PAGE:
Among OneLook references only Wiktionary and WP have entries for Ullans. Nor does Century 1911. Ie, none of the English-language dictionaries have the term, at least until you added the English L2. OED? DCDuring (talk) 01:23, 3 January 2018 (UTC)
Neither OED[3] nor DSL[4] have it; attestable through Google Books though[5]. --Droigheann (talk) 14:06, 6 January 2018 (UTC)
From what I've gleaned, Ullans isn't really a Scots word at all, having been made up recently by an Ulster language society to differentiate what is spoken in Ulster from Lallans. Though Lallans seems to be both English and Scots, Ullans seems to be just English, at least by our standard of attestation. DCDuring (talk) 19:15, 6 January 2018 (UTC)
I know that it has a Wikipedia article. I should have said, I don't know what it is on Wiktionary. And yes it's easily attestable as English. DTLHS (talk) 01:29, 3 January 2018 (UTC)


Is it really proper to mark this entry as "nonstandard"? Why not just "rare"? Tharthan (talk) 12:26, 3 January 2018 (UTC)

If I used highfather in a school English paper about religion or patriarchs, I doubt it would be marked "wrong", so it doesn't seem to be the same kind of non-standard that quicklier or boughten are Leasnam (talk) 01:33, 4 January 2018 (UTC)
I note that 2 of 4 citations are for "high father" with a space, which seems rather different. (A "grand father" is a father who is grand; a "black bird" is any bird that is black.) Okay, there are cases like "high priest"/"highpriest" but I am suspicious of this Wiktionary narrative that unusual Anglo-Saxonesque forms are of equal ranking with the equivalent Adj+Noun phrases; the latter are quite possibly of independent modern formation. Equinox 03:19, 4 January 2018 (UTC)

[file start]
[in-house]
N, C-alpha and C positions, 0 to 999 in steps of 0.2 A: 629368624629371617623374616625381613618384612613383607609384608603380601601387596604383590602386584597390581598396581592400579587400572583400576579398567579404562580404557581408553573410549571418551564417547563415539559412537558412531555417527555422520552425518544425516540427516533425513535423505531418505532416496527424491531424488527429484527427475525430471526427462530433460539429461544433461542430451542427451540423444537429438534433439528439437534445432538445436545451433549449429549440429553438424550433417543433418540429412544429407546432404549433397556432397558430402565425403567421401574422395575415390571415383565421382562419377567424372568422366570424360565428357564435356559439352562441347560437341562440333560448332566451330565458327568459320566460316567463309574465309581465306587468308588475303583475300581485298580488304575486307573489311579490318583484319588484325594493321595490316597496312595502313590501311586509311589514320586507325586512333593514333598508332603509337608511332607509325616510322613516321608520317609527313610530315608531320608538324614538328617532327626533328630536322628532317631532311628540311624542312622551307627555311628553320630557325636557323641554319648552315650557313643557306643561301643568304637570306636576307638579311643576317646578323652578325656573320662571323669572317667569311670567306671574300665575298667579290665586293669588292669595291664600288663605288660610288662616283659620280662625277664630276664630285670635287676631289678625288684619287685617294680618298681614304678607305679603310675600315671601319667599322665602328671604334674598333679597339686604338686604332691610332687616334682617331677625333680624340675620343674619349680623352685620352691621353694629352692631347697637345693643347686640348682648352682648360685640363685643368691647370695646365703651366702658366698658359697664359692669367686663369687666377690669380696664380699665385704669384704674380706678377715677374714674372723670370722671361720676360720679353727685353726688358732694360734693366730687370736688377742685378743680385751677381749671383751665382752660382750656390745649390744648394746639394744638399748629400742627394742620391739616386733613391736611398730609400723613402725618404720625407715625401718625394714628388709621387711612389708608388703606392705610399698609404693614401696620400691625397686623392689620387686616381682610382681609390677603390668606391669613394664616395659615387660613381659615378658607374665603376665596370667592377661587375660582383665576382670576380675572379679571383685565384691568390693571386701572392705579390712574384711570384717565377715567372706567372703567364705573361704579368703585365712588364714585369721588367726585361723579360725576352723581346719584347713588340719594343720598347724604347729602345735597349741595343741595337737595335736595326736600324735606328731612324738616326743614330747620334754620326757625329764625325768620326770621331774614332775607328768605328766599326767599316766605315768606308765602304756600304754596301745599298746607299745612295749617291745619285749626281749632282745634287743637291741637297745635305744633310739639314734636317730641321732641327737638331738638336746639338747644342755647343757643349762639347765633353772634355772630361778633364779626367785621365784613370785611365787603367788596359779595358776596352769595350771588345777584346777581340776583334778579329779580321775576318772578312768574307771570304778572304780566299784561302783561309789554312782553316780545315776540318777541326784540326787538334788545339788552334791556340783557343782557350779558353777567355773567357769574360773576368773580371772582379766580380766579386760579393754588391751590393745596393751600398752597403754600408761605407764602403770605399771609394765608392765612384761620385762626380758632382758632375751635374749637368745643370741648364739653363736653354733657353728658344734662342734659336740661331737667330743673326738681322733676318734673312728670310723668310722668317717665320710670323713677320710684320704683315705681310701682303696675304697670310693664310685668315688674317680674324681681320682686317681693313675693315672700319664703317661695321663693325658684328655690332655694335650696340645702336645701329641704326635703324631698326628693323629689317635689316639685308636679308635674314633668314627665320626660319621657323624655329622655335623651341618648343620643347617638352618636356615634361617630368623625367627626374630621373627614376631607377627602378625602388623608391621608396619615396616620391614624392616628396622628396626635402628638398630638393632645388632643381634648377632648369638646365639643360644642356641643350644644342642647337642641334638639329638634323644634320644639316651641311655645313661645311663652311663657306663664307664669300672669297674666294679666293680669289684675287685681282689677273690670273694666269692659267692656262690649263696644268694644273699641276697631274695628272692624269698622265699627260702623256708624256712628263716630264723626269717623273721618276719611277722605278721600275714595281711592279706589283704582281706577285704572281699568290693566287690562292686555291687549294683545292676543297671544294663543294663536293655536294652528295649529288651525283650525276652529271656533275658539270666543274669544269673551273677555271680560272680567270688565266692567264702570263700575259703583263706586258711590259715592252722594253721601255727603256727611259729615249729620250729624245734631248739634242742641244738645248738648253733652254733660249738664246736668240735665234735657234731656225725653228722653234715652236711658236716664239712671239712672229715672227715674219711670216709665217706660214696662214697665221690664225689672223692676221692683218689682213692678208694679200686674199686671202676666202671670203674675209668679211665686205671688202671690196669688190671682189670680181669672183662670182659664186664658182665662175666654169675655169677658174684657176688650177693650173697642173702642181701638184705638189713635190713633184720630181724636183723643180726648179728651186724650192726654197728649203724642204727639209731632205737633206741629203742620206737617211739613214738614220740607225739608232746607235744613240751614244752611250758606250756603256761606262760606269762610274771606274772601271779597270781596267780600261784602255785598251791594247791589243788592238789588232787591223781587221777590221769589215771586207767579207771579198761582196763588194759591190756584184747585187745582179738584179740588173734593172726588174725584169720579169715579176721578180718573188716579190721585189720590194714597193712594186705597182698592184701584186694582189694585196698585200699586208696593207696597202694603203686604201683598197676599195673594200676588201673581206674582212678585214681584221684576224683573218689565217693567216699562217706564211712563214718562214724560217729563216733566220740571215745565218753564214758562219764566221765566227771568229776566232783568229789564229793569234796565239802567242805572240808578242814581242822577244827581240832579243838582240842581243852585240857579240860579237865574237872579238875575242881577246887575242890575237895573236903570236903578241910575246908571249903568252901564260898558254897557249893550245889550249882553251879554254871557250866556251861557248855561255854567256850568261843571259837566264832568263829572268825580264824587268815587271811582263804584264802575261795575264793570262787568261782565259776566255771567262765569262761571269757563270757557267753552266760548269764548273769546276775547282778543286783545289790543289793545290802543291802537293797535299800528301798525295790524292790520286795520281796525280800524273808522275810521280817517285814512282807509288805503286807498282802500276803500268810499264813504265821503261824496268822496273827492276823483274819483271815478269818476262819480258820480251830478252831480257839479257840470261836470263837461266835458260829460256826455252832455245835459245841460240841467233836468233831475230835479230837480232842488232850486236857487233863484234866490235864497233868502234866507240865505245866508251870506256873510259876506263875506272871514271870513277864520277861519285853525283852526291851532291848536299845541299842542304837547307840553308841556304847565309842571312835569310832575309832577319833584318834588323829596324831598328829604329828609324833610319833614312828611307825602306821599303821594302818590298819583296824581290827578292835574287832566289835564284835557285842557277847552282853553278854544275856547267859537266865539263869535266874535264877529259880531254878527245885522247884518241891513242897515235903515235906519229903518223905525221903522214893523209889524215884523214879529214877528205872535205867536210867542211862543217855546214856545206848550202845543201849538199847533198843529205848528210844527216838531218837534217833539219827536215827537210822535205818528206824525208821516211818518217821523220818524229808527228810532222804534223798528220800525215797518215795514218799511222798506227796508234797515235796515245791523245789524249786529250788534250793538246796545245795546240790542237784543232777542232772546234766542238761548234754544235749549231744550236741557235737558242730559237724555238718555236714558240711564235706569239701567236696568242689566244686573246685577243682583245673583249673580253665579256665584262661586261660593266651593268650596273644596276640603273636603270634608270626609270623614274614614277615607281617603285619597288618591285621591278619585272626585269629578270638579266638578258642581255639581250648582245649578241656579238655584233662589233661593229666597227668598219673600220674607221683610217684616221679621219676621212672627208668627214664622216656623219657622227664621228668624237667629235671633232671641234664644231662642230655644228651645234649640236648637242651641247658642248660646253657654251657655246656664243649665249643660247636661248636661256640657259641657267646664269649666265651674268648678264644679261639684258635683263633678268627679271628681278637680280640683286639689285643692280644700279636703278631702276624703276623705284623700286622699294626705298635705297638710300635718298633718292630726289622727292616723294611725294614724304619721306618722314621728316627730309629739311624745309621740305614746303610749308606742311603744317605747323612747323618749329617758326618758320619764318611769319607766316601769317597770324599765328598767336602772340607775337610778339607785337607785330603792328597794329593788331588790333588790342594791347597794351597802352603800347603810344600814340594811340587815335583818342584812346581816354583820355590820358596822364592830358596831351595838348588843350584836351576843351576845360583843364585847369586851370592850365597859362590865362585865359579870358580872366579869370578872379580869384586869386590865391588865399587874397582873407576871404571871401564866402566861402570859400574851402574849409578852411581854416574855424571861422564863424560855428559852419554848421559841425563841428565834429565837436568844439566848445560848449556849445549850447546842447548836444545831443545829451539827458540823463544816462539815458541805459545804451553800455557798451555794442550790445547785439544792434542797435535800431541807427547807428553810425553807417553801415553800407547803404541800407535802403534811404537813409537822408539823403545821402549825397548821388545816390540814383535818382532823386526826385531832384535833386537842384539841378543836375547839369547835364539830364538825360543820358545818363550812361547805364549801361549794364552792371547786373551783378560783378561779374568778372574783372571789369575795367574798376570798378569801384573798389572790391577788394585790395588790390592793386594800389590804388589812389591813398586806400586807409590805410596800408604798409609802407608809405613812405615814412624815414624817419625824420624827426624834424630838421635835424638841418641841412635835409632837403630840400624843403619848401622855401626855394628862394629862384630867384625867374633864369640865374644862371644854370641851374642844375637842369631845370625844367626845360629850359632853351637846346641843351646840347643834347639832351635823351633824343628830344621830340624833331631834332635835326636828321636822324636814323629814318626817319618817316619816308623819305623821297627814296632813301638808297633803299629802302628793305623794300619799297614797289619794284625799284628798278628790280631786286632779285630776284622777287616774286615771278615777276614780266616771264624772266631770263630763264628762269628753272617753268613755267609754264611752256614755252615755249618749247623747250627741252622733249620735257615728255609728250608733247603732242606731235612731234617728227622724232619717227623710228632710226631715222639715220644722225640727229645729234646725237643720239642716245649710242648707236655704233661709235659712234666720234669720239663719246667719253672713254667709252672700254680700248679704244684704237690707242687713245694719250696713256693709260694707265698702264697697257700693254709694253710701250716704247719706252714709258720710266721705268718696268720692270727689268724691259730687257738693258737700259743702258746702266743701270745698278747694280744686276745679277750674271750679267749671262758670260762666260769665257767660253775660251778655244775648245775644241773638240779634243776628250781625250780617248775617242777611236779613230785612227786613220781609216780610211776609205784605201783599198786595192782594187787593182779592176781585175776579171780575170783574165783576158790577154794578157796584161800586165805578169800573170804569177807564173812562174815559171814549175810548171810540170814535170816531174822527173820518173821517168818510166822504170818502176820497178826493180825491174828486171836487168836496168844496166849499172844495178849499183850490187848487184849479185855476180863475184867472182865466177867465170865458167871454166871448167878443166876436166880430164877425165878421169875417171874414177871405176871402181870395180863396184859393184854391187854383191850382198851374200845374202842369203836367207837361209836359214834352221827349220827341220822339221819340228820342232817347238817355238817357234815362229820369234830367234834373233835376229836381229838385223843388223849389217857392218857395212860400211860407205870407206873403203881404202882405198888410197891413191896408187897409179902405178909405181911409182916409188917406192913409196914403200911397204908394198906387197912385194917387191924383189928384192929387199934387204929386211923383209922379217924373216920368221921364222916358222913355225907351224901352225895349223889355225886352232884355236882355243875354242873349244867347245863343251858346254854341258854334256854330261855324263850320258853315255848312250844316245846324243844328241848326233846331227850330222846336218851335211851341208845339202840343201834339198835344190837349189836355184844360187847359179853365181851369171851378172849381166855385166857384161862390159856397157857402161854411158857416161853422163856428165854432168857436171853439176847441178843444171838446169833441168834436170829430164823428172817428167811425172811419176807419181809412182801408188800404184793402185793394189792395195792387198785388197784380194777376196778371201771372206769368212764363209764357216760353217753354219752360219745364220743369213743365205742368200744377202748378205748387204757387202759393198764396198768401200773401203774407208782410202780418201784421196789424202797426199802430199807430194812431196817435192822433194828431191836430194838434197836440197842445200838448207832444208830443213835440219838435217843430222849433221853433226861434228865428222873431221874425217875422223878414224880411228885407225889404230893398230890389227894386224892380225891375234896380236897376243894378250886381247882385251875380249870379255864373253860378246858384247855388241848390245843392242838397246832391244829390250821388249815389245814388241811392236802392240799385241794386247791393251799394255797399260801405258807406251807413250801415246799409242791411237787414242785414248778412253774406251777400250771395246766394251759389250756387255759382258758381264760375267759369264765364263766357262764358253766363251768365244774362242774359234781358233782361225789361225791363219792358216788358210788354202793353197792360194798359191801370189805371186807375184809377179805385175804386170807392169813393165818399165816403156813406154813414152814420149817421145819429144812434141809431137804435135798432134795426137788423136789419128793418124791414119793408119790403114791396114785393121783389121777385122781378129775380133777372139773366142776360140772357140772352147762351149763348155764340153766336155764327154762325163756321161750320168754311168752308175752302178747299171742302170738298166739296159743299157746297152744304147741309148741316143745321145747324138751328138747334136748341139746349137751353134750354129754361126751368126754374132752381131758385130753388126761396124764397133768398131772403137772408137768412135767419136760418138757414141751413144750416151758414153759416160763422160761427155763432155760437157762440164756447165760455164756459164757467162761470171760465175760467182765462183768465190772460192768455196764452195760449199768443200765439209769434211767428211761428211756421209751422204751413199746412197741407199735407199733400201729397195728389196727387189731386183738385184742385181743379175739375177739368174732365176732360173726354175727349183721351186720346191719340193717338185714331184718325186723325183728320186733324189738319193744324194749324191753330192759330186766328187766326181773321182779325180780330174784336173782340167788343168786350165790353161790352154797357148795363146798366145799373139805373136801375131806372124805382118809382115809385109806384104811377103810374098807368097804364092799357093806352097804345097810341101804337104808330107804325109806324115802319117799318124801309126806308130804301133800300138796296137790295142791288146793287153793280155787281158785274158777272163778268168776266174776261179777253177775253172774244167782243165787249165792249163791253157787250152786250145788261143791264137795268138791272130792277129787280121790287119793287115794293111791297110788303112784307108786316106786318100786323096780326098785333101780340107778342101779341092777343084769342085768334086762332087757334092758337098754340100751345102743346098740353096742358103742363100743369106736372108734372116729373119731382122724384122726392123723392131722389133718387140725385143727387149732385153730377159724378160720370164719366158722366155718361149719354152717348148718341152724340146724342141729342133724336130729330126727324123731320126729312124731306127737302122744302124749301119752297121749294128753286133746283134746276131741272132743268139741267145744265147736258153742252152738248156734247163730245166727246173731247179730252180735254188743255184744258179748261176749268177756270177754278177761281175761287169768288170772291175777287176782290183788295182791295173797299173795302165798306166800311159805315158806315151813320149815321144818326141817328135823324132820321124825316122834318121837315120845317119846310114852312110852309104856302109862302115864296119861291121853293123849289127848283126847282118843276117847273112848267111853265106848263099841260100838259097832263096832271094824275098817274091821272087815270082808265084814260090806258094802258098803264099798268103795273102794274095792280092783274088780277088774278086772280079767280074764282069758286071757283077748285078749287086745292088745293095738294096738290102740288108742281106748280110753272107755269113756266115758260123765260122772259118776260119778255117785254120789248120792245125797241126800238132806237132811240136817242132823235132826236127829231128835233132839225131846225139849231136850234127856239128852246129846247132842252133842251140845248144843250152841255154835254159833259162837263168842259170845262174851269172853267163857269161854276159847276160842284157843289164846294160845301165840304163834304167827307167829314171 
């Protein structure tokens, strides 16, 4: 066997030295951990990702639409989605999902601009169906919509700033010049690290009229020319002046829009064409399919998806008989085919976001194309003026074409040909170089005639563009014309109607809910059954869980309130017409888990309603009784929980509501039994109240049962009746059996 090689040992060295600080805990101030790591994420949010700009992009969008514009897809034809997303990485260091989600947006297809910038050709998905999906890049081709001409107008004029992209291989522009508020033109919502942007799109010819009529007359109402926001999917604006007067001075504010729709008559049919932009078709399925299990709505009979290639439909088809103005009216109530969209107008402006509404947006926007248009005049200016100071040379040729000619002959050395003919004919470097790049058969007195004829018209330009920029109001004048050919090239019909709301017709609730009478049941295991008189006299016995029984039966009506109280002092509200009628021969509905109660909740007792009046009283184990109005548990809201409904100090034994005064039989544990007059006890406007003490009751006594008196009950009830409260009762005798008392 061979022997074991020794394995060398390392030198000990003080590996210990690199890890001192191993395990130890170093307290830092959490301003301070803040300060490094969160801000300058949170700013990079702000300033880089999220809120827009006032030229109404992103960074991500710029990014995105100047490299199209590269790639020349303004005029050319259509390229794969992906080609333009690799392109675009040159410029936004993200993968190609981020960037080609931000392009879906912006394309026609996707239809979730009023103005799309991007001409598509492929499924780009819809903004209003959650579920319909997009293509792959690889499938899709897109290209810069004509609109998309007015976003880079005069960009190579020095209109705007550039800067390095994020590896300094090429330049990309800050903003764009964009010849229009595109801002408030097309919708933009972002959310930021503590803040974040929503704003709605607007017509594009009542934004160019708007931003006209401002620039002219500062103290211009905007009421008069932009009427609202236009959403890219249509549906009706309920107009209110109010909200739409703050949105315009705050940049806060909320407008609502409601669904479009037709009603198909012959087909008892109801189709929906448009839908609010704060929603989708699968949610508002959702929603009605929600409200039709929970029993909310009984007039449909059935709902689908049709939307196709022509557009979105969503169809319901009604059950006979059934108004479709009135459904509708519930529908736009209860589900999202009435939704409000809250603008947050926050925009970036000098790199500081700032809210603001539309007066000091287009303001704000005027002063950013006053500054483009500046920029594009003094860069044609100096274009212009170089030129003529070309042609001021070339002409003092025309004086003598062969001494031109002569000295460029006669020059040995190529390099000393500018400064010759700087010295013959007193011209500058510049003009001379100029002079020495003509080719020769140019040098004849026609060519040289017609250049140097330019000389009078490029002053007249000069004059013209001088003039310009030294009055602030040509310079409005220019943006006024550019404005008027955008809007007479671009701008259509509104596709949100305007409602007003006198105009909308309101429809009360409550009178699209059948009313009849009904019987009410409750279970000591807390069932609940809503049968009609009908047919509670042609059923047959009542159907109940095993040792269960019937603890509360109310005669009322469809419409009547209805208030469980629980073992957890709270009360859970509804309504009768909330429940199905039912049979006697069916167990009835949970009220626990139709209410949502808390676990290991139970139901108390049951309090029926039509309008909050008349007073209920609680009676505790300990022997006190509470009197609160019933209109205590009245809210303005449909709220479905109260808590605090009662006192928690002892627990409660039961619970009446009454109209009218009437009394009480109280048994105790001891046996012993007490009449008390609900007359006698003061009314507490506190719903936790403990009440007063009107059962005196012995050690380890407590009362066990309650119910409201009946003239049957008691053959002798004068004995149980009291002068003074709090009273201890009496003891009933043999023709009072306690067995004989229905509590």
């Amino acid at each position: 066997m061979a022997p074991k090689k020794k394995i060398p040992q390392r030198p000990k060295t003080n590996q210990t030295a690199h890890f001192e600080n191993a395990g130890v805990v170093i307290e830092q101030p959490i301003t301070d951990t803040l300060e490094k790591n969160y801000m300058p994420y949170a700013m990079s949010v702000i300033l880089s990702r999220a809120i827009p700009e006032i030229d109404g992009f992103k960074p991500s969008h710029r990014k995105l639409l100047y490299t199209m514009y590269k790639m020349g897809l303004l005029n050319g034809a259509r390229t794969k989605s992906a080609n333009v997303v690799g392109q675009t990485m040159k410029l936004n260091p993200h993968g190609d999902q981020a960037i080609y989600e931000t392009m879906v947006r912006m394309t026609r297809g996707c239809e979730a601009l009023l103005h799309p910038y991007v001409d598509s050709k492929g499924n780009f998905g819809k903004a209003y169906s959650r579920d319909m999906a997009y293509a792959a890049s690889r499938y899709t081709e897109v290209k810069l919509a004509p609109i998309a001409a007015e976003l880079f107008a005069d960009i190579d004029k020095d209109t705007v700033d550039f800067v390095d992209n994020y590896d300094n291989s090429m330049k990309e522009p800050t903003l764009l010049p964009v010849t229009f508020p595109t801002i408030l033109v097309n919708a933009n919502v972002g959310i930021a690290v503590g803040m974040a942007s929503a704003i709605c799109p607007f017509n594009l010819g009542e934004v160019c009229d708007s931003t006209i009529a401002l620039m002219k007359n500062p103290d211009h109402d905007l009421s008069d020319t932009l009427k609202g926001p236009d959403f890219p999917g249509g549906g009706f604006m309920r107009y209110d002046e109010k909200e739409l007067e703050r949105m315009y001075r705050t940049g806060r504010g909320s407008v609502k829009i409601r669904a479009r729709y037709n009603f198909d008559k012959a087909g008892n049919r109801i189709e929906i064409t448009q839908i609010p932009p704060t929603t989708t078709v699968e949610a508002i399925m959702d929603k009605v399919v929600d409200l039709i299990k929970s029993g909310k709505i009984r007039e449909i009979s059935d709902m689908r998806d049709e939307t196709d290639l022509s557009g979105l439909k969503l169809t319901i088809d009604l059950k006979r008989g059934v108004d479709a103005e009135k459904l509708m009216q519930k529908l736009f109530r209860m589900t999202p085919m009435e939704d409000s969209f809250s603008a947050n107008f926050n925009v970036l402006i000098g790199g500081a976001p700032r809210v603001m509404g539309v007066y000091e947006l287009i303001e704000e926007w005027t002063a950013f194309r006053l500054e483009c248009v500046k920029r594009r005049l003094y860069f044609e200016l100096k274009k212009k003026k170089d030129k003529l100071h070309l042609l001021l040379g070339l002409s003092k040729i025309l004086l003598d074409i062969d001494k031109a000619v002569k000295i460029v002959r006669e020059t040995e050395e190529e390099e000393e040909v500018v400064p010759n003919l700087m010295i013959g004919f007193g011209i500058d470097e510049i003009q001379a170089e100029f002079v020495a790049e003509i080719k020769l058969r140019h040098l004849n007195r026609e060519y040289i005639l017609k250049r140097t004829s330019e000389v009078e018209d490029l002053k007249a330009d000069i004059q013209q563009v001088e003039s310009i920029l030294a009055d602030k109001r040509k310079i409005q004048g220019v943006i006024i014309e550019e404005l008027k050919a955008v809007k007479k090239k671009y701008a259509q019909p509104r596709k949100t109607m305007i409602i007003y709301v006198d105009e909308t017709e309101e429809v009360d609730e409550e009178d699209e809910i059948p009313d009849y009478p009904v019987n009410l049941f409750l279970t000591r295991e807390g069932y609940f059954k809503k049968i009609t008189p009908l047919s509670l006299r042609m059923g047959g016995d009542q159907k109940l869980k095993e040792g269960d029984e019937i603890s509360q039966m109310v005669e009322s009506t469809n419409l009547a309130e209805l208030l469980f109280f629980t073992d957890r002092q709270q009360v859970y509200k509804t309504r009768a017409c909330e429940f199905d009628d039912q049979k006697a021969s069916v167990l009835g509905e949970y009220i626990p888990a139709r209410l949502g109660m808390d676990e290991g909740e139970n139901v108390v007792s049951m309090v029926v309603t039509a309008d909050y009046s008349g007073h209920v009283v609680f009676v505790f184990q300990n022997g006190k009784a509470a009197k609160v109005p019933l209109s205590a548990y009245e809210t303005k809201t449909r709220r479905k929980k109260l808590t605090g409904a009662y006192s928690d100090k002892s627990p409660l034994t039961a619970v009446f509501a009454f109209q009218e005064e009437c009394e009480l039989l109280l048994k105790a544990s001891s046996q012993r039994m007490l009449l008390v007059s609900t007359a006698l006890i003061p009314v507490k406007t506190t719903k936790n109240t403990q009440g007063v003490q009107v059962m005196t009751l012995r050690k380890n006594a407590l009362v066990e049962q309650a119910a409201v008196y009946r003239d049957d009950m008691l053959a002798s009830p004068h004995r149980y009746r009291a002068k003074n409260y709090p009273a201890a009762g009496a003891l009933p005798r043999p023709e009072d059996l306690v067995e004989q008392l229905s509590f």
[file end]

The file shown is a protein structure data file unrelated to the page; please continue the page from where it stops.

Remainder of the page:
So how do we determine whether this is a legitimate "Anglish" term à la those coined by Michael of Northgate, Barnes and Hollander, or just a latter-day affectation? Because I am sick of seeing the latter around. As much as I love using Germanic terms over post-Old English Latinisms when I have the choice, we ought not to be peddling around false terms. Tharthan (talk) 04:43, 4 January 2018 (UTC)
Dan Michel of Northgate is irrelevant to this discussion since he wrote in Middle English, not modern. As for Barnes and Hollander, their terms are no more or less "legitimate" than anyone else's; "Anglish" is always just an affectation. CFI still applies: if a term is used at least 3 times in durably archived sources, by multiple authors over the span of more than 1 year, we include it. Otherwise we don't. Back to the original point, however, I agree that {{lb|en|rare}} rather than {{lb|en|nonstandard}} is probably the correct label here. —Mahāgaja (formerly Angr) · talk 13:41, 4 January 2018 (UTC)